Value representation


Ref-counting will be dropped soon. Most targets by now use GC.

There are currently two types of ref-counted objects. There’s a RefCounted type coming from Codal and RefObject one coming from PXT. They use exact same layout though, and will likely be unified more in the future.

struct RefObject {
    uint16_t refcnt;
    uint16_t vtable;

The refcnt field is always odd, so the actual number of references is stored in its upper 15 bits. When refcnt == 1 (i.e., the actual ref count is zero), the object is deleted. Upon allocation, refcnt == 3.

The vtable field holds either a small integer (tag), or a pointer to vtable shifted by 2 bits (look or vtableShift here and in pxt-common-packages). Thus, we allow for 256k of flash. In case more flash is needed, the shift can be increased (and vtables aligned appropriately).

The tags are defined in Codal and two additional tags are defined in pxt:

// Codal:
#define REF_TAG_STRING 1
#define REF_TAG_BUFFER 2
#define REF_TAG_IMAGE 3
// ... possibly more ...

// PXT:
#define REF_TAG_NUMBER 32
#define REF_TAG_ACTION 33

PXT defines corresponding vtables for the tags above, which have the same layout and the usual bit-shifted vtables. The getVTable(RefObject*) function can be used to fetch a vtable pointer (it either shifts or looks up based on tag).

Note that the first word (both 16 and 32 bit) in RefObject is always odd (due to refcnt field). In C++ a class with virtual methods would always have a full pointer to a C++ vtable, which is always even. Similarly, if the first field of an object is a pointer to something aligned, it will be also even. Thus, RefObjects can be distinguished at runtime from most C++ classes, provided appropriate care is taken to either have some virtual fields, or a pointer in front. In particular, Codal components all have virtual methods.

Floating point numbers

In hardware, numbers are represented either by 31 bit tagged integers (with the lowest bit always set) or by reference-counted, boxed 64 bit double precision floating point numbers.

Values with lowest bit clear and next lowest set are used to encode special values and 0 denotes undefined.

null      =  (1 << 2) | 2   //  6 = 0x06
false     =  (2 << 2) | 2   // 10 = 0x0A
true      = (16 << 2) | 2   // 66 = 0x42 (an accident! really!)
undefined = 0               //  0 = 0x00

Encodings (1 << 2) | 2(15 << 2) | 2 are reserved for falsy values, whereas (16 << 2) | 2 and onwards for truthy ones.

The reason for choosing 0 for undefined (as opposed to null) is that it’s the default value of JavaScript fields and variables, and memory tends to be cleared to 0 by default.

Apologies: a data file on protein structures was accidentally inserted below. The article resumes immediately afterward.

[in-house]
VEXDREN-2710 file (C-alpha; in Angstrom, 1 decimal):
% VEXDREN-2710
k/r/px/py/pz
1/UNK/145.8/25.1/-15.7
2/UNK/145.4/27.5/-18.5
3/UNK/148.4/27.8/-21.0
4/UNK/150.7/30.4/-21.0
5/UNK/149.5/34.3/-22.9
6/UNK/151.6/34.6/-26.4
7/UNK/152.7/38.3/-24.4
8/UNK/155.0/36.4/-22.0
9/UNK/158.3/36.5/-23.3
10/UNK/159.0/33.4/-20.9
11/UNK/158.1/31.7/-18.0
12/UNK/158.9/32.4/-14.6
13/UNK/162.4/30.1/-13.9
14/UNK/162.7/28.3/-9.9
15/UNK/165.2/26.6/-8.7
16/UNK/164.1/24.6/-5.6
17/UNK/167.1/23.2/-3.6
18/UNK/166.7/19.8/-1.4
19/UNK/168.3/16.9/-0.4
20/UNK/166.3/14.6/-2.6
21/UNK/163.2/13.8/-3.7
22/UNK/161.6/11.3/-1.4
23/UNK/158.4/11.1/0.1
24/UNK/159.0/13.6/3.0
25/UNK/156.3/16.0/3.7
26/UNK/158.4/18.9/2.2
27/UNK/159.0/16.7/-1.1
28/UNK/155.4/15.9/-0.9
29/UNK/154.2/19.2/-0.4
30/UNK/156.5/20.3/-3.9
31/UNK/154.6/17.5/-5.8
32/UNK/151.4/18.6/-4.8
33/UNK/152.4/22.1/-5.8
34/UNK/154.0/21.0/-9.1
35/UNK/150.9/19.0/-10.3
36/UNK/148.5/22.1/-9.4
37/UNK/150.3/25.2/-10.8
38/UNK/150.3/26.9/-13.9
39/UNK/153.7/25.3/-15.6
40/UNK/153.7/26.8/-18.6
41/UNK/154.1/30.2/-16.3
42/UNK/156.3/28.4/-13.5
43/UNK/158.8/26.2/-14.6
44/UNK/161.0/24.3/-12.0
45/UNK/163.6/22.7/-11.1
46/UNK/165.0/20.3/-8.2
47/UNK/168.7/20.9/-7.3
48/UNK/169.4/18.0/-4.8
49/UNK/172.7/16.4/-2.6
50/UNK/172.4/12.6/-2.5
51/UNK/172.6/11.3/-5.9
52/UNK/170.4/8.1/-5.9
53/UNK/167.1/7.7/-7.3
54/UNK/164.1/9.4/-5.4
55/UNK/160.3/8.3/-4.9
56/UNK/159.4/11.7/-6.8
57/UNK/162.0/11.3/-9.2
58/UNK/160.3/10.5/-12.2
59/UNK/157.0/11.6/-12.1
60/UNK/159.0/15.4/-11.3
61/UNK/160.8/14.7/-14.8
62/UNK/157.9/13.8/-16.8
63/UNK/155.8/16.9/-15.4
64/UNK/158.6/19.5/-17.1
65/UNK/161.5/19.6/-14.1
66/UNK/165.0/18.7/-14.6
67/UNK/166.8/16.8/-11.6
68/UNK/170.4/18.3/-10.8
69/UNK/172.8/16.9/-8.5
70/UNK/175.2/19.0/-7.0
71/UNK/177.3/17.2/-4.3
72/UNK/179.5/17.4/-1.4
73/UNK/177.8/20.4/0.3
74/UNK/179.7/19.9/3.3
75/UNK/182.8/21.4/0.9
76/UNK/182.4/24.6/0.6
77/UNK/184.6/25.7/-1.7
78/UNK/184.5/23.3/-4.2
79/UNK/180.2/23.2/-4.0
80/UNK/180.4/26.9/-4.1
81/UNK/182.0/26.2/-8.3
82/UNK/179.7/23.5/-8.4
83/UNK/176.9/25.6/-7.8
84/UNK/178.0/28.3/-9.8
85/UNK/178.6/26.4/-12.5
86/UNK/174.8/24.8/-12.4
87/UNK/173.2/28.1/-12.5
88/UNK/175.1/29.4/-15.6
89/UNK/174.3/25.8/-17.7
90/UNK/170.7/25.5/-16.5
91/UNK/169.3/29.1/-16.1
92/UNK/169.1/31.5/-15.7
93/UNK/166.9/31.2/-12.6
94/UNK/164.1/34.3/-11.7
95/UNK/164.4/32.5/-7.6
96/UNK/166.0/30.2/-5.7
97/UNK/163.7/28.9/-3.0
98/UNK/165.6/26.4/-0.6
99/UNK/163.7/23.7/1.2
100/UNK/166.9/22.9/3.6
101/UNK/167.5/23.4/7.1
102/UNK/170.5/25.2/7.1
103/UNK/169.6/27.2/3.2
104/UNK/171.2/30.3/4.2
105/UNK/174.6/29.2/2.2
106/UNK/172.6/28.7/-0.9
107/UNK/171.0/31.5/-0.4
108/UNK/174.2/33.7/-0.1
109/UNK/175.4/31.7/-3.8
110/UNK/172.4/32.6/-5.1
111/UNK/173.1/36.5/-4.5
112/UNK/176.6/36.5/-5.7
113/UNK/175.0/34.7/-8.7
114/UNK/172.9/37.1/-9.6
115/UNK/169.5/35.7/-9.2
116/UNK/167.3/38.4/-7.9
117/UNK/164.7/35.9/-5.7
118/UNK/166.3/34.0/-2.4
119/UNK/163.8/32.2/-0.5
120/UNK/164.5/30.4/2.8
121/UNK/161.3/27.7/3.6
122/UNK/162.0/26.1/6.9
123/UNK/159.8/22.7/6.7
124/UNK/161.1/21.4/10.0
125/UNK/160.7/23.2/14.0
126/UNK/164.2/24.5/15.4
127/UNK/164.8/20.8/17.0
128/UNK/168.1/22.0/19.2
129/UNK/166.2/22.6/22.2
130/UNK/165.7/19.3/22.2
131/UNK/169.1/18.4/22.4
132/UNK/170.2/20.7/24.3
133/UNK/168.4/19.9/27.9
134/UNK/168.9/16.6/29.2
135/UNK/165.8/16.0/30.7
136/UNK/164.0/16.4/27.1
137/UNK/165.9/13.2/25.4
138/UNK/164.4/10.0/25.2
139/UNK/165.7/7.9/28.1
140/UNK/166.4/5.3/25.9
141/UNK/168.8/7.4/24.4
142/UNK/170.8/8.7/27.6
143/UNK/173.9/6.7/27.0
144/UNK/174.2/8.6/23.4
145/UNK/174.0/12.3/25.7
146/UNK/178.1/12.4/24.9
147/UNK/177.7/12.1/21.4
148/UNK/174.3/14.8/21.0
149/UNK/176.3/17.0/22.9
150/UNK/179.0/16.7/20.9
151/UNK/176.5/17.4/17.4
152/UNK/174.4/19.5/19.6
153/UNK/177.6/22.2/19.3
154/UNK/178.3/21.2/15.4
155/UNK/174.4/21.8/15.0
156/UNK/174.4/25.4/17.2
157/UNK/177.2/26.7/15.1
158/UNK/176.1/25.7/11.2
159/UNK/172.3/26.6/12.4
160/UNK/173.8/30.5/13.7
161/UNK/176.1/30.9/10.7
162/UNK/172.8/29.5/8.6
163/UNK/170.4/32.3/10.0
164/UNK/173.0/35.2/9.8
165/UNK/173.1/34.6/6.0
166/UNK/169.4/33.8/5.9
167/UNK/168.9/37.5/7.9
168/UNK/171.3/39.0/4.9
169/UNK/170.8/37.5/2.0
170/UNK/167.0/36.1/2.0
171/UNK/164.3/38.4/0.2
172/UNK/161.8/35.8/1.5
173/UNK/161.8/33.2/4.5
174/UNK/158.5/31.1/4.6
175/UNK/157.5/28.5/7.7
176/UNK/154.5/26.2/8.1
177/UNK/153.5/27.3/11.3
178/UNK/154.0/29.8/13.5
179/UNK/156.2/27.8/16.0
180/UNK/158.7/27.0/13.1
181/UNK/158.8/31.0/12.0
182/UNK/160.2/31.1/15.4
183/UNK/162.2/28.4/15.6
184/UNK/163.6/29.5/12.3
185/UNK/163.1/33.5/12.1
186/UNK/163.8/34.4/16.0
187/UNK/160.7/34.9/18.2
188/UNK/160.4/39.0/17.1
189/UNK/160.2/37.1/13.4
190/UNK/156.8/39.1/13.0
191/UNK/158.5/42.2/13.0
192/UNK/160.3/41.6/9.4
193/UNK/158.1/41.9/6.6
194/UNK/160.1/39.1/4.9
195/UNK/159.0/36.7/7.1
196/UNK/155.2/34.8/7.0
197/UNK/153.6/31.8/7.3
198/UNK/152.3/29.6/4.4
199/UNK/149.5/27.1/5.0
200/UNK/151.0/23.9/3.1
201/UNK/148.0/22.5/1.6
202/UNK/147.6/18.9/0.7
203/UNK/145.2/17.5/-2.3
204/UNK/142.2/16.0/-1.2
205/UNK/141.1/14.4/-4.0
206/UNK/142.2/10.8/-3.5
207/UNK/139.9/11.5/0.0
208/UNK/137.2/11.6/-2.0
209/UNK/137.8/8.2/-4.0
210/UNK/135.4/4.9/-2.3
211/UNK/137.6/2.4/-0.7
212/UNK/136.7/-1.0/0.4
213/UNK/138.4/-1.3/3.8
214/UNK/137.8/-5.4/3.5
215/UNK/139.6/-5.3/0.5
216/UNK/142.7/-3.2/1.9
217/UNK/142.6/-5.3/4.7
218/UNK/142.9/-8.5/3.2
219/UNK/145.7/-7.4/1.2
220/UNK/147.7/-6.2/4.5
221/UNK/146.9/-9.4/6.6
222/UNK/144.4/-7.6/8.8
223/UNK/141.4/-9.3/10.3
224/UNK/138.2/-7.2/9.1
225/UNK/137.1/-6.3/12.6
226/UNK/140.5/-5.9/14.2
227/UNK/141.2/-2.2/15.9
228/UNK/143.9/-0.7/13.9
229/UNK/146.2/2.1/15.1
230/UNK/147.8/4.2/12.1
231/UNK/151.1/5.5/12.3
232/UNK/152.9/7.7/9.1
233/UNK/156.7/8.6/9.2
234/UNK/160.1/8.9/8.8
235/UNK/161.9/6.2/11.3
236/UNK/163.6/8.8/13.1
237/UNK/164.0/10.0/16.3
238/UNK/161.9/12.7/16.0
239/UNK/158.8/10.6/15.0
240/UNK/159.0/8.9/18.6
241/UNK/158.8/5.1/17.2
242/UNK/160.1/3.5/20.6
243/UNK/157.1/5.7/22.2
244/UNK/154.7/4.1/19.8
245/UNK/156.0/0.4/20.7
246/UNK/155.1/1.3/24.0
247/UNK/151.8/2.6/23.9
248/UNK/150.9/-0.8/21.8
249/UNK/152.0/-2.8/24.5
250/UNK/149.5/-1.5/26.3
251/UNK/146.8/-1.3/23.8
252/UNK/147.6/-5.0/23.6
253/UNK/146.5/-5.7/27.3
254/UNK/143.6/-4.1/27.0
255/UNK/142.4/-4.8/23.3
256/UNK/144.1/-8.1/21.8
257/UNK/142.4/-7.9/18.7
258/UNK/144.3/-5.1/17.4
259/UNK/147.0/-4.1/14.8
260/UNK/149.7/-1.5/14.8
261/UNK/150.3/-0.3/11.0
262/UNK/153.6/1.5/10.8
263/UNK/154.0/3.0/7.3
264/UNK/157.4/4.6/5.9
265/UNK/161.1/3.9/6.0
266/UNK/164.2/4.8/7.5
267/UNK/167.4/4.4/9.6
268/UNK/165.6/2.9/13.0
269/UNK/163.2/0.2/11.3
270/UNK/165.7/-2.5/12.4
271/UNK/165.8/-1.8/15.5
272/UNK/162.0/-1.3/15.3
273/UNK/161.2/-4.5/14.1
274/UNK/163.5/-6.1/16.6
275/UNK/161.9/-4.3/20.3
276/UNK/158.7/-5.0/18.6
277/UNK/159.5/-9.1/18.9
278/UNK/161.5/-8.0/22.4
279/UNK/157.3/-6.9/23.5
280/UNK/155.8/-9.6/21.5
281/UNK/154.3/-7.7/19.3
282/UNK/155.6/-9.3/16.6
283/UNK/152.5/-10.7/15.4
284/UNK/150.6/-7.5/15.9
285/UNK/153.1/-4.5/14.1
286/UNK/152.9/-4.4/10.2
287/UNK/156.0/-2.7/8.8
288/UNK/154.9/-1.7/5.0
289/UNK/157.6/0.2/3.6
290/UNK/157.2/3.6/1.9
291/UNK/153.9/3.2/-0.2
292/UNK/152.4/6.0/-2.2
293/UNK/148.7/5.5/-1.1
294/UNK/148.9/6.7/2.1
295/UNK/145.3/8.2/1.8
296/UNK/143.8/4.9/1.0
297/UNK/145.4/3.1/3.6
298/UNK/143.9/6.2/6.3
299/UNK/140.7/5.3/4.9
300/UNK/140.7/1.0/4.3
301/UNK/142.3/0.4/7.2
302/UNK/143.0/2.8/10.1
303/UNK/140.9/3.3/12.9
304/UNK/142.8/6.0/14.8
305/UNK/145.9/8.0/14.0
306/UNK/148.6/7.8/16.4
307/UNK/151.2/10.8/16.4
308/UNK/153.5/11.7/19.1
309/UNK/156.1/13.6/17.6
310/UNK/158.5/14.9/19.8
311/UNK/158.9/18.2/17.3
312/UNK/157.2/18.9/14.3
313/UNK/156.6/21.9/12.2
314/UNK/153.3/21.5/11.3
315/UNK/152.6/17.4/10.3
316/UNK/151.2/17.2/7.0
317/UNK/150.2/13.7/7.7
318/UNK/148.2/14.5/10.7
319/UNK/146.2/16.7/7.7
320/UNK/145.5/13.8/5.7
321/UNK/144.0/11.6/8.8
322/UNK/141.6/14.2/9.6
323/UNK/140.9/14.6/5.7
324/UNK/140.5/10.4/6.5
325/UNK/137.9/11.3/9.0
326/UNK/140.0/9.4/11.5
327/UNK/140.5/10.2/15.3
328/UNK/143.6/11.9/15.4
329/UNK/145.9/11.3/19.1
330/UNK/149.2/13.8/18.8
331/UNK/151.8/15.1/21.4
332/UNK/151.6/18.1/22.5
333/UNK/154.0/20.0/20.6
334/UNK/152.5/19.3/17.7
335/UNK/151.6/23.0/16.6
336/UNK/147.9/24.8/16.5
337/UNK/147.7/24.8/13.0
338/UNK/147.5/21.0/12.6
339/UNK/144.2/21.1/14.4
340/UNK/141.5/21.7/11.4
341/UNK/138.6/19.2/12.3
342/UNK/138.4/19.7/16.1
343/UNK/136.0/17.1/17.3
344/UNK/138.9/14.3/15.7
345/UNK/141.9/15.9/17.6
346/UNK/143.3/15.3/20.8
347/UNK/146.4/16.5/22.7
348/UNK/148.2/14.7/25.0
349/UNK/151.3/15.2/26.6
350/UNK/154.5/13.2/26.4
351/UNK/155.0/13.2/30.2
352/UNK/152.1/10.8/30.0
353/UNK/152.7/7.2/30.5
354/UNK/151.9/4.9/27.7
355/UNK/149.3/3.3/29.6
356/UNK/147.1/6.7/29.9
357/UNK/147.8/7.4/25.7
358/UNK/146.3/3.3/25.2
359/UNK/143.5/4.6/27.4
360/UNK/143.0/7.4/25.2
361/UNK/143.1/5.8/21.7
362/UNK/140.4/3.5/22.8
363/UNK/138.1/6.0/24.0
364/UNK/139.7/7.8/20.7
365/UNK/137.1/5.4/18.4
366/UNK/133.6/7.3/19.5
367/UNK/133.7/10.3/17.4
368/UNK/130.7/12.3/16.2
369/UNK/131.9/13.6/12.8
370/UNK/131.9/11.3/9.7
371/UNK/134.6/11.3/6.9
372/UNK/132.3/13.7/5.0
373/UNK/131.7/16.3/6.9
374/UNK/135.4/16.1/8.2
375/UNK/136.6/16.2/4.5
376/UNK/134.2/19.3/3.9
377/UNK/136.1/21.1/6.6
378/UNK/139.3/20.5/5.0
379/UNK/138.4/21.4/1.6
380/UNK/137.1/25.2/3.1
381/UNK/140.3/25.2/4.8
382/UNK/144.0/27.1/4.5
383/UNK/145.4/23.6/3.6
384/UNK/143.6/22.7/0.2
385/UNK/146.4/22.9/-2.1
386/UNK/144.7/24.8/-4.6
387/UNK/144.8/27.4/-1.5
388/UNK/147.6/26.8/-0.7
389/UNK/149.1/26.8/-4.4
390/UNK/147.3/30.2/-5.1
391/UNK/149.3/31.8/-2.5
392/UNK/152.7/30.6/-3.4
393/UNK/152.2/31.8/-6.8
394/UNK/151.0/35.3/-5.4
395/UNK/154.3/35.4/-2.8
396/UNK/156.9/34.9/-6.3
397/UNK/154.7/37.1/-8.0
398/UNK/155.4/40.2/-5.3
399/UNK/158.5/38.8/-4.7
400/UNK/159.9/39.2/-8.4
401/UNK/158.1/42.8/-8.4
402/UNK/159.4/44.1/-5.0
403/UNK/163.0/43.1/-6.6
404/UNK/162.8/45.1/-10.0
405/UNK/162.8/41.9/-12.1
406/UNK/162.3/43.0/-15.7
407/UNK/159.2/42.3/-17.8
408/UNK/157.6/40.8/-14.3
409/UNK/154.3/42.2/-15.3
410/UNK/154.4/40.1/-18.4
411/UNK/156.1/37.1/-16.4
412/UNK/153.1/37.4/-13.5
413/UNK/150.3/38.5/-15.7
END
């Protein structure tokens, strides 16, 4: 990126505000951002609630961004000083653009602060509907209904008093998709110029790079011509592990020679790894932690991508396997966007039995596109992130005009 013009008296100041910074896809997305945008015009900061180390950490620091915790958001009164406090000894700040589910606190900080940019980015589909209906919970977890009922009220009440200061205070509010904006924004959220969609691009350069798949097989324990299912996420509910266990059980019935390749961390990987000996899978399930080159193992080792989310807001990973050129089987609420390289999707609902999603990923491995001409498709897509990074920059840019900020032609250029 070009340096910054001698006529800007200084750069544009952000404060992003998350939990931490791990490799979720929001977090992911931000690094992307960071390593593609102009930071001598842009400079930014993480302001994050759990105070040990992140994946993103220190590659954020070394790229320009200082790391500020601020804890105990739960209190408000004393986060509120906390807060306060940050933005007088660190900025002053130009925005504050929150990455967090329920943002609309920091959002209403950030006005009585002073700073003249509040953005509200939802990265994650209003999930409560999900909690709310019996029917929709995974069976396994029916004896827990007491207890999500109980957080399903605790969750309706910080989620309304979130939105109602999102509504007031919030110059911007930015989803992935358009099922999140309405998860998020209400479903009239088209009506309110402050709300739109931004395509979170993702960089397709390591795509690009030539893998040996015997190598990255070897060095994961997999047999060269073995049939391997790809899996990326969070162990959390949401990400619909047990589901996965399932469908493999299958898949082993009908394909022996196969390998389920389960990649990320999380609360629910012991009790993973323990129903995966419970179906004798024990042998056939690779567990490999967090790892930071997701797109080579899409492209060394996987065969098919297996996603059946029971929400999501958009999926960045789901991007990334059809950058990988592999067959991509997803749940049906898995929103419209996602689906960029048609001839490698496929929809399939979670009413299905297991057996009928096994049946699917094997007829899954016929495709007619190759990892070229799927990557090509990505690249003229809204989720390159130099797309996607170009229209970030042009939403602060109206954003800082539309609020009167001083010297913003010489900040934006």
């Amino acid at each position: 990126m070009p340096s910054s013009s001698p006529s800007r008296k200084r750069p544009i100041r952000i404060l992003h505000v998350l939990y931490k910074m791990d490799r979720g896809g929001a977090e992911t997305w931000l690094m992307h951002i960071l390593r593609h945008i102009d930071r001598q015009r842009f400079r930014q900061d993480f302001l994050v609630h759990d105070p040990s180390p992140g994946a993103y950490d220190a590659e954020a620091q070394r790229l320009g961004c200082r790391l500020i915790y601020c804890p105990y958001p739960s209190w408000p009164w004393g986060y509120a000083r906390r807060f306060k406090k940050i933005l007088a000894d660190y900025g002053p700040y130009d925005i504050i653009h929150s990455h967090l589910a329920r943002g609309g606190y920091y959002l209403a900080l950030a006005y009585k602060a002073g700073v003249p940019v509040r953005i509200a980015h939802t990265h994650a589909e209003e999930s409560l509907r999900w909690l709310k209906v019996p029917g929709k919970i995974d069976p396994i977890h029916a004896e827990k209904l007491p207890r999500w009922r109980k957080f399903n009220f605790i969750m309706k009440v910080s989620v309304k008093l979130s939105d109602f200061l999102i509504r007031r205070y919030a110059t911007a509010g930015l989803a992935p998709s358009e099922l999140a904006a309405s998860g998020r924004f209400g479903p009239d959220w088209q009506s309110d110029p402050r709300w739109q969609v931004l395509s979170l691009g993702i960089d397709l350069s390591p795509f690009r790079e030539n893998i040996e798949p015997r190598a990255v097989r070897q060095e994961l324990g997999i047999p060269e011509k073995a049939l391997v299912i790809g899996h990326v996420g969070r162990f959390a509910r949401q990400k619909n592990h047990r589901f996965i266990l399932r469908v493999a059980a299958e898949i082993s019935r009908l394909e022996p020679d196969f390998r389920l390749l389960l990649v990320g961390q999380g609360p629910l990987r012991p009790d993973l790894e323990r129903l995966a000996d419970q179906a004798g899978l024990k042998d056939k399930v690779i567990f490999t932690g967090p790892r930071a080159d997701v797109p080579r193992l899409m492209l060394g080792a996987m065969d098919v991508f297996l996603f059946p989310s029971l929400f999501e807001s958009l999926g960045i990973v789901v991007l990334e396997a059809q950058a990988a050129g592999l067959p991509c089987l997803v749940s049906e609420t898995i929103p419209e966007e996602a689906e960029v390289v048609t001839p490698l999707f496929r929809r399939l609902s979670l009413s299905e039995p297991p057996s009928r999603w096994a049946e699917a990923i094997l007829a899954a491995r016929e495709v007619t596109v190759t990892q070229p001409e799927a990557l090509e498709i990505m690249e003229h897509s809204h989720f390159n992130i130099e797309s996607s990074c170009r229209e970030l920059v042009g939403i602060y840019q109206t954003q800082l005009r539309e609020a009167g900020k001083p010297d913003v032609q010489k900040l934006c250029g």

Arithmetic operations in assembly

The following operations have the integer fast-path implemented in assembly for speed.

  • adds, subs
  • orrs, ands, eors
  • toInt and fromInt

It’s particularly important for adds and subs since they otherwise always use doubles (for easier overflow checking in C++). In the other cases it just saves a few cycles.


There are multiple representations of JS strings. This is to support fast concatenation, as well as 16-bit characters, and constant time character lookup, while maintaining low memory usage.

The following types are defined:

  • inline ASCII strings
  • inline UTF8 strings
  • cons tree strings
  • skip-list strings
  • long strings

Let header be 32 bit vtable pointer. This header is common for all object types, not only strings.

Inline strings layout is: header, followed by 16 bit length, data (which is inline, hence the name). Inline ASCII strings only contain ASCII characters (0-127 inclusive). UTF8 string contain only valid, canonical CESU-8 data (which is UTF-8, where surrogate pairs are encoded using 6 bytes, i.e., 2 characters of 3 bytes each, to maintain JS compatibility).

Instead of long (say over 30 characters) inline UTF8 strings, the compiler generates skip-list strings.

Cons tree strings consist of header, followed by pointers to two strings. They are made by + operation, and are turned into skip-list strings (or long strings) when they are used (eg., charAt or length are called).

Skip-list strings consist of header, followed by 16 bit data byte length and 16 bit character count, followed by pointer to the data. Data consists of the skip list, followed by the actual UTF8 character data. Skip list s gives 16 bit indices into the UTF8 character data. s[i] points to character number i * 16. The skip list has character count / 16 entries.

Long strings are like skip-list strings, except that skip list indices are 32 bit. Long strings are not compiled in on targets with small memory. They are not implemented yet.

For all strings, except for cons-strings, the data contained within them is valid, canonical UTF8, thus they can be sorted using byte sort and compared using memcmp().

The UTF8 representation is used so that it can be easily sent over wire (JACDAC, radio, WiFi, etc.) without conversion. It also lowers memory usage (compared to UTF-16 which is common in JS engines) for Latin alphabets with moderate usage of accents, as well as other text which is mostly ASCII (eg. source code, XML, or JSON).

The choice of CESU8 as opposed to plain UTF8, while unfortunate for on-wire transmission, is required to handle split surrogate pairs in JS-compatible way.